Ruling on an important Federal Arbitration Act (FAA) procedural issue that has divided the circuit courts, the U.S. Supreme Court has decided that the “look-through” approach often used in determining whether federal jurisdiction exists to decide motions to compel arbitration filed under Section 4 of the FAA does not apply to motions to confirm or vacate arbitration awards filed under Sections 9 and 10 of that statute. The Court’s 8-1 opinion in Badgerow v. Walters, authored by Justice Kagan, rested primarily on the principle of statutory construction that when Congress includes particular language in one section of a statute but omits it in another section of the same statute, that choice should generally be treated as deliberate.
The FAA does not itself create a basis for federal jurisdiction. Rather, a federal court must independently have either diversity or federal question jurisdiction before it can act under the FAA. Earlier, in Vaden v. Discover Bank, the Supreme Court held that federal courts may “look through” a motion to compel arbitration brought under Section 4 of the FAA to determine whether the underlying substantive dispute between the parties created a basis for federal jurisdiction. The Court based that decision on the text of Section 4, which provides that a “United States district court which, save for [the arbitration] agreement, would have jurisdiction” over “the controversy between the parties” can entertain a motion to compel arbitration. Because Sections 9 and 10 of the FAA do not contain such language, the Badgerow Court concluded that federal courts cannot employ the “look-through” approach in determining whether jurisdiction exists to adjudicate a motion to confirm or vacate an arbitration award.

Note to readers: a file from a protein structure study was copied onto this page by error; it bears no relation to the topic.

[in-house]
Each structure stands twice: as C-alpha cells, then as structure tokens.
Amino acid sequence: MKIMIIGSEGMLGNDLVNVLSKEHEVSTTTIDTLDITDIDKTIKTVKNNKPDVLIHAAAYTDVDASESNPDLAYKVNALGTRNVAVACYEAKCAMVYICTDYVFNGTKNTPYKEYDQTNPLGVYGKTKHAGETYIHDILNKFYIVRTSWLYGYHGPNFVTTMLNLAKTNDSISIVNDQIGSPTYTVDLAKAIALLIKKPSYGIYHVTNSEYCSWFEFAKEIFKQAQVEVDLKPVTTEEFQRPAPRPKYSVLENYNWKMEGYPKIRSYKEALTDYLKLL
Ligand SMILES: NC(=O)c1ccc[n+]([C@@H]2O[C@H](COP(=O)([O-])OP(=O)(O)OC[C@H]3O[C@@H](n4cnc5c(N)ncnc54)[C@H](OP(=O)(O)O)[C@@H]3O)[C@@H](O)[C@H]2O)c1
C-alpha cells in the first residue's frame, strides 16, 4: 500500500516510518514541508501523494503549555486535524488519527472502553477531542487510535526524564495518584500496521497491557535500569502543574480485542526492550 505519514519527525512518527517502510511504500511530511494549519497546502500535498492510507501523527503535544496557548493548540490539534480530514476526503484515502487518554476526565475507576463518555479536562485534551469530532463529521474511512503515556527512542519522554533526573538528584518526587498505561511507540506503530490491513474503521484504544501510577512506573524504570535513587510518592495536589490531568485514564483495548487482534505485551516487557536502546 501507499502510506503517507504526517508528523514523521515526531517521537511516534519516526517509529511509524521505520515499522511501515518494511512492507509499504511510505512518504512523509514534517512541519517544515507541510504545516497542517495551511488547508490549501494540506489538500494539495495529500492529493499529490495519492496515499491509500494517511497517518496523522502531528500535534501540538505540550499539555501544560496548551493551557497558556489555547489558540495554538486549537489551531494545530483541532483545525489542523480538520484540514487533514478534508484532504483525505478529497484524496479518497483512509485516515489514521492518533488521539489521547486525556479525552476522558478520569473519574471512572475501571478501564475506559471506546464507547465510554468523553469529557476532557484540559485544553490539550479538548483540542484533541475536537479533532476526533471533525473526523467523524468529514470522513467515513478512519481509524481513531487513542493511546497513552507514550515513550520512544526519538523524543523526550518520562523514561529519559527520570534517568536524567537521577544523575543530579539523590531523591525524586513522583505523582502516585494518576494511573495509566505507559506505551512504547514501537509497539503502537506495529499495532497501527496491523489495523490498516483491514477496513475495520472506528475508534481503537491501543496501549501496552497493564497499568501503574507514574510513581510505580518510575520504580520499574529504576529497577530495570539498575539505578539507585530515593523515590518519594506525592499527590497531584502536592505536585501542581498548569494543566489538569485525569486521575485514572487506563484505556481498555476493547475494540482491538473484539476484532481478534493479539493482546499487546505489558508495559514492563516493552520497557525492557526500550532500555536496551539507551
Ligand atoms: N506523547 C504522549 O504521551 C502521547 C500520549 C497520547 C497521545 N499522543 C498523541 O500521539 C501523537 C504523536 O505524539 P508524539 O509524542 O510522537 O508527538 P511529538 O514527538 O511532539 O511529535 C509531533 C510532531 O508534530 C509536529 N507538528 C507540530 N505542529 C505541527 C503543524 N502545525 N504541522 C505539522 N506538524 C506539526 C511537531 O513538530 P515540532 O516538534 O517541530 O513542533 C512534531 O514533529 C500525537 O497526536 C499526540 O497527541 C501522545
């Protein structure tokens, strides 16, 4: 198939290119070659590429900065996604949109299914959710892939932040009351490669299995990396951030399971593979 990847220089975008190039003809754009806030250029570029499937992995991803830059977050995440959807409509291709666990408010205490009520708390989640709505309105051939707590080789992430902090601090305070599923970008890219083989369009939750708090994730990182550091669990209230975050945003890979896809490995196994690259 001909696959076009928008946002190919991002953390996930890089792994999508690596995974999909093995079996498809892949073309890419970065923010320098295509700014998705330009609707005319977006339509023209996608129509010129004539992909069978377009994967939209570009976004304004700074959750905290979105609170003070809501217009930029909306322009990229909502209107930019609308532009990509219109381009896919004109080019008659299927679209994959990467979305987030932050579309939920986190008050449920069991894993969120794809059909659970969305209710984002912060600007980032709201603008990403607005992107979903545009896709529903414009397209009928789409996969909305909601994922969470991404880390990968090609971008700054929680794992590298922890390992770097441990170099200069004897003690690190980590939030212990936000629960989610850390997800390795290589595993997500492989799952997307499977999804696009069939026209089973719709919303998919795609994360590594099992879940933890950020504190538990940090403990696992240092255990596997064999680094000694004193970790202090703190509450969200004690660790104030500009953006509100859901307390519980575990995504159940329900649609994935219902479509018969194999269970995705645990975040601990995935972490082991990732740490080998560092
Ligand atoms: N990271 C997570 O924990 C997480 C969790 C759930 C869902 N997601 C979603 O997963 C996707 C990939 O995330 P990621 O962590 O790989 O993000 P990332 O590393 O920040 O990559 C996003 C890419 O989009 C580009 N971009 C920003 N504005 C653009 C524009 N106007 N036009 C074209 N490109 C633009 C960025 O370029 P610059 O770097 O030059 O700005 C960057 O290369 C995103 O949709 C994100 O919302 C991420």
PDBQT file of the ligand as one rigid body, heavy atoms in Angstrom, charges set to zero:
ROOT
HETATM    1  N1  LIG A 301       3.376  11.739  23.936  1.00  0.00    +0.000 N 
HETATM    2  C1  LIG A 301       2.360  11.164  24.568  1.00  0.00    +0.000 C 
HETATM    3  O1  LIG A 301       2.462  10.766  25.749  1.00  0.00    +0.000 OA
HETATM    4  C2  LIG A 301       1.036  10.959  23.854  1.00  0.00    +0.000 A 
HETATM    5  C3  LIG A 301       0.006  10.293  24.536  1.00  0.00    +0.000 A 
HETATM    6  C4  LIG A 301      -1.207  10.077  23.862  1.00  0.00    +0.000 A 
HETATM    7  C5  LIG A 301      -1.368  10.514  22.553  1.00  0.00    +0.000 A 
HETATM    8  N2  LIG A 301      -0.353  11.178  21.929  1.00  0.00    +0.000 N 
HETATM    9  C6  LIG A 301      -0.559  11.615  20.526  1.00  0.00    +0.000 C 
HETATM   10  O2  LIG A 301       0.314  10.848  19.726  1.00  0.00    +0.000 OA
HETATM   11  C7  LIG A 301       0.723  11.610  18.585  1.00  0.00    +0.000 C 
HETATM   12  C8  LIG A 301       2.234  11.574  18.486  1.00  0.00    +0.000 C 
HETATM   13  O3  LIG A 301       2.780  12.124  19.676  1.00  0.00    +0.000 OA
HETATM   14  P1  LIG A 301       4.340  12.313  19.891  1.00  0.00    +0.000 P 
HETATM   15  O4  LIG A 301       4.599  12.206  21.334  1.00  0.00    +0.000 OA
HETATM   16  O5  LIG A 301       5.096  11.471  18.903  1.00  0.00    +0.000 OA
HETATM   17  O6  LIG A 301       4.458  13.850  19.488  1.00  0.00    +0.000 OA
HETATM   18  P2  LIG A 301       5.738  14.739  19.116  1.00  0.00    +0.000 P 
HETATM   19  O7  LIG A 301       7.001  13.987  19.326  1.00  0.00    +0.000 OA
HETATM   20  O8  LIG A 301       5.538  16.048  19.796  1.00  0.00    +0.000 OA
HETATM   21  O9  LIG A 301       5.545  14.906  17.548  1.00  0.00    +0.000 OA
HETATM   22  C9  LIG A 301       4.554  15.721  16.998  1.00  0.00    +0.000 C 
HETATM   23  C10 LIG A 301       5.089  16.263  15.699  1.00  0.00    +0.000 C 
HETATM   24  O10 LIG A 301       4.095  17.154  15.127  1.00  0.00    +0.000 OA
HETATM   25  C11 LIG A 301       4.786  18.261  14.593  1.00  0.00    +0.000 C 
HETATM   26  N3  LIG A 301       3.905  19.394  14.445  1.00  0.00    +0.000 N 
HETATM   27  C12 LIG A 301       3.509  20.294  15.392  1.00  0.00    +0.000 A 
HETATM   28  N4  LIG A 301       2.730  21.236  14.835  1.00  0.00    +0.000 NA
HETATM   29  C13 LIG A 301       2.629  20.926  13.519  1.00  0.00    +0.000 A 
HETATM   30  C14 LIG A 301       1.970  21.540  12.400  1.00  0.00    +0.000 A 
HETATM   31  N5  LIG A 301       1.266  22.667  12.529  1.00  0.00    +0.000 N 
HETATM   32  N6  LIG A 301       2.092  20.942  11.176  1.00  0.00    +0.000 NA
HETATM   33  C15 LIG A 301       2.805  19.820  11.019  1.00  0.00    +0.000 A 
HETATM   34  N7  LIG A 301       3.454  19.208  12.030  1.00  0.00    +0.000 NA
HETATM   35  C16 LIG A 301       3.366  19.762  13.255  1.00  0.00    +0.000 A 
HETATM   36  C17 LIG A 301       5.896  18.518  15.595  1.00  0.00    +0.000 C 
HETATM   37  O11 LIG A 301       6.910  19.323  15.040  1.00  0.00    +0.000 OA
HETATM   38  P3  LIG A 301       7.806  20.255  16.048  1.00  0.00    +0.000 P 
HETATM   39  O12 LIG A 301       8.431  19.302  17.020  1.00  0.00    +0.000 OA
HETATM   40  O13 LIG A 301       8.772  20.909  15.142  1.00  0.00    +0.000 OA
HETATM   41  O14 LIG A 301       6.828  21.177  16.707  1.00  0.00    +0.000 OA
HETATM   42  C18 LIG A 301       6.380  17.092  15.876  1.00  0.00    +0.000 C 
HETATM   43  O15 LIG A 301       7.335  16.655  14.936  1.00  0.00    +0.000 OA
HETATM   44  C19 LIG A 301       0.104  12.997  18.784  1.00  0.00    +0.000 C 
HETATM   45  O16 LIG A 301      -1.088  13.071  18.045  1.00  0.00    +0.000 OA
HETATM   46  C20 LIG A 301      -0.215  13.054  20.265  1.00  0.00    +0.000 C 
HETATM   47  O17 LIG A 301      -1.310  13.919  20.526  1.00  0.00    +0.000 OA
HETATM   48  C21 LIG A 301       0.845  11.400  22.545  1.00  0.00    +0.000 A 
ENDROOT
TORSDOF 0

For practitioners, the Court’s ruling means that even if a federal court employed the “look-through” approach in granting a motion to compel arbitration, it will not be able to decide a subsequent motion to confirm or vacate the arbitration award unless there is an independent basis for exercising federal jurisdiction over the motion. If federal jurisdiction does not exist, a state court will need to decide the motion to confirm or vacate the award. In his dissent, Justice Breyer argued that such a result will cause “unnecessary complexity and confusion.” He queried: “Why prohibit a federal court from considering the results of the very arbitration it has ordered and is likely familiar with? Why force the parties to obtain relief … from a state court unfamiliar with the matter?” Nevertheless, according to the Badgerow majority: “Even the most formidable policy arguments cannot overcome a clear statutory directive …. However the pros and cons shake out, Congress has made its call.”